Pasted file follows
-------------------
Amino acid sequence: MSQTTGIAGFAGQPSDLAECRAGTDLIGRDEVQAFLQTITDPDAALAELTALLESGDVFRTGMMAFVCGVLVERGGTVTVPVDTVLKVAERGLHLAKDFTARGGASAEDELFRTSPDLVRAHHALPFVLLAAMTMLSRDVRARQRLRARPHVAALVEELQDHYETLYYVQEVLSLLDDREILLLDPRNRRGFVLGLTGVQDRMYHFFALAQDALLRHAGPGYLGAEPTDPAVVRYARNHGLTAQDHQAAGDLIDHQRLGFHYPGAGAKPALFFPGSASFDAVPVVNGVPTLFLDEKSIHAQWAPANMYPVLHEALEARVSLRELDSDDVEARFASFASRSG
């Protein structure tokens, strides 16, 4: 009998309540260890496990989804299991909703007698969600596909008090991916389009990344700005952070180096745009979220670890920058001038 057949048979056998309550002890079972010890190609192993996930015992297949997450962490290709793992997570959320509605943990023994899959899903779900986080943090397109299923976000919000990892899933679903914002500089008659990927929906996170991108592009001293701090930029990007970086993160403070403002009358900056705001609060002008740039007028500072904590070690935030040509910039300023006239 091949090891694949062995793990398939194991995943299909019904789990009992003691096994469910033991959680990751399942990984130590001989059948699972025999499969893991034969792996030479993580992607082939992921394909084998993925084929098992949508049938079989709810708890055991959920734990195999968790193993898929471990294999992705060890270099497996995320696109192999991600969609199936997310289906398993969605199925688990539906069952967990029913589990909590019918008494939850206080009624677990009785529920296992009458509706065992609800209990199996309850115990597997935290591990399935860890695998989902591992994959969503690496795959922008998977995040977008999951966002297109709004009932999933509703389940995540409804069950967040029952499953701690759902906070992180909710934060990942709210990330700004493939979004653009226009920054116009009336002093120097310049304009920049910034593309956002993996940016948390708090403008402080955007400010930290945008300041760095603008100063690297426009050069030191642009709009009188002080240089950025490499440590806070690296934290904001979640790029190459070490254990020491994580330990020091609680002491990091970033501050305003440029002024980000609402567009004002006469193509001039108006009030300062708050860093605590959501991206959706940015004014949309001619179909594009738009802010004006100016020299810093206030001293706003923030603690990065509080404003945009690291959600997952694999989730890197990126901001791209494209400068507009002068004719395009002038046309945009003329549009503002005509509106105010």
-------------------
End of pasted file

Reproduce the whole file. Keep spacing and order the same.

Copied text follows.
Amino acid sequence: MSQTTGIAGFAGQPSDLAECRAGTDLIGRDEVQAFLQTITDPDAALAELTALLESGDVFRTGMMAFVCGVLVERGGTVTVPVDTVLKVAERGLHLAKDFTARGGASAEDELFRTSPDLVRAHHALPFVLLAAMTMLSRDVRARQRLRARPHVAALVEELQDHYETLYYVQEVLSLLDDREILLLDPRNRRGFVLGLTGVQDRMYHFFALAQDALLRHAGPGYLGAEPTDPAVVRYARNHGLTAQDHQAAGDLIDHQRLGFHYPGAGAKPALFFPGSASFDAVPVVNGVPTLFLDEKSIHAQWAPANMYPVLHEALEARVSLRELDSDDVEARFASFASRSG
């Protein structure tokens, strides 16, 4: 009998309540260890496990989804299991909703007698969600596909008090991916389009990344700005952070180096745009979220670890920058001038 057949048979056998309550002890079972010890190609192993996930015992297949997450962490290709793992997570959320509605943990023994899959899903779900986080943090397109299923976000919000990892899933679903914002500089008659990927929906996170991108592009001293701090930029990007970086993160403070403002009358900056705001609060002008740039007028500072904590070690935030040509910039300023006239 091949090891694949062995793990398939194991995943299909019904789990009992003691096994469910033991959680990751399942990984130590001989059948699972025999499969893991034969792996030479993580992607082939992921394909084998993925084929098992949508049938079989709810708890055991959920734990195999968790193993898929471990294999992705060890270099497996995320696109192999991600969609199936997310289906398993969605199925688990539906069952967990029913589990909590019918008494939850206080009624677990009785529920296992009458509706065992609800209990199996309850115990597997935290591990399935860890695998989902591992994959969503690496795959922008998977995040977008999951966002297109709004009932999933509703389940995540409804069950967040029952499953701690759902906070992180909710934060990942709210990330700004493939979004653009226009920054116009009336002093120097310049304009920049910034593309956002993996940016948390708090403008402080955007400010930290945008300041760095603008100063690297426009050069030191642009709009009188002080240089950025490499440590806070690296934290904001979640790029190459070490254990020491994580330990020091609680002491990091970033501050305003440029002024980000609402567009004002006469193509001039108006009030300062708050860093605590959501991206959706940015004014949309001619179909594009738009802010004006100016020299810093206030001293706003923030603690990065509080404003945009690291959600997952694999989730890197990126901001791209494209400068507009002068004719395009002038046309945009003329549009503002005509509106105010």